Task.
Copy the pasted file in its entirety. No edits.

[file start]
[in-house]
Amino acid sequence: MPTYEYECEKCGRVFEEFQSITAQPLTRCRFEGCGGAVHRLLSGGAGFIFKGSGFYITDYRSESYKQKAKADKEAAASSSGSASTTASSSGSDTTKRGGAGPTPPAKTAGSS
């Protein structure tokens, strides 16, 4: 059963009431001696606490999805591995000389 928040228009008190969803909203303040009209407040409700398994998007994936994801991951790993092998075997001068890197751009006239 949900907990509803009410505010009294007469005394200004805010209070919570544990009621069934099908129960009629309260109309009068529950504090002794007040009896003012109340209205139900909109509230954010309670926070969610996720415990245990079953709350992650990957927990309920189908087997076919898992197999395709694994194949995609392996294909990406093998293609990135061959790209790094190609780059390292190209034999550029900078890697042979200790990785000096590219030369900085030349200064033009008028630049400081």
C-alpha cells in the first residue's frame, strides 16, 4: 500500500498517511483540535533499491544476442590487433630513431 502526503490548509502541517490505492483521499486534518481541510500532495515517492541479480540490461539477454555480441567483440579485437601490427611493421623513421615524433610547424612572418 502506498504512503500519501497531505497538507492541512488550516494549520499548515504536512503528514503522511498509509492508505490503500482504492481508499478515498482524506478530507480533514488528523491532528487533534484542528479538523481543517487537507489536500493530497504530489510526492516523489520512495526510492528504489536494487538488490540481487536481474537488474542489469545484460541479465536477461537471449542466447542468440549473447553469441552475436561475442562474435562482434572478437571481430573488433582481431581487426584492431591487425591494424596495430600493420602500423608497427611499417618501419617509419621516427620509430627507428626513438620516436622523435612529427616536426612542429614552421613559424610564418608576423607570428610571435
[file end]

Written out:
[in-house]
Amino acid sequence: MPTYEYECEKCGRVFEEFQSITAQPLTRCRFEGCGGAVHRLLSGGAGFIFKGSGFYITDYRSESYKQKAKADKEAAASSSGSASTTASSSGSDTTKRGGAGPTPPAKTAGSS
């Protein structure tokens, strides 16, 4: 059963009431001696606490999805591995000389 928040228009008190969803909203303040009209407040409700398994998007994936994801991951790993092998075997001068890197751009006239 949900907990509803009410505010009294007469005394200004805010209070919570544990009621069934099908129960009629309260109309009068529950504090002794007040009896003012109340209205139900909109509230954010309670926070969610996720415990245990079953709350992650990957927990309920189908087997076919898992197999395709694994194949995609392996294909990406093998293609990135061959790209790094190609780059390292190209034999550029900078890697042979200790990785000096590219030369900085030349200064033009008028630049400081």
C-alpha cells in the first residue's frame, strides 16, 4: 500500500498517511483540535533499491544476442590487433630513431 502526503490548509502541517490505492483521499486534518481541510500532495515517492541479480540490461539477454555480441567483440579485437601490427611493421623513421615524433610547424612572418 502506498504512503500519501497531505497538507492541512488550516494549520499548515504536512503528514503522511498509509492508505490503500482504492481508499478515498482524506478530507480533514488528523491532528487533534484542528479538523481543517487537507489536500493530497504530489510526492516523489520512495526510492528504489536494487538488490540481487536481474537488474542489469545484460541479465536477461537471449542466447542468440549473447553469441552475436561475442562474435562482434572478437571481430573488433582481431581487426584492431591487425591494424596495430600493420602500423608497427611499417618501419617509419621516427620509430627507428626513438620516436622523435612529427616536426612542429614552421613559424610564418608576423607570428610571435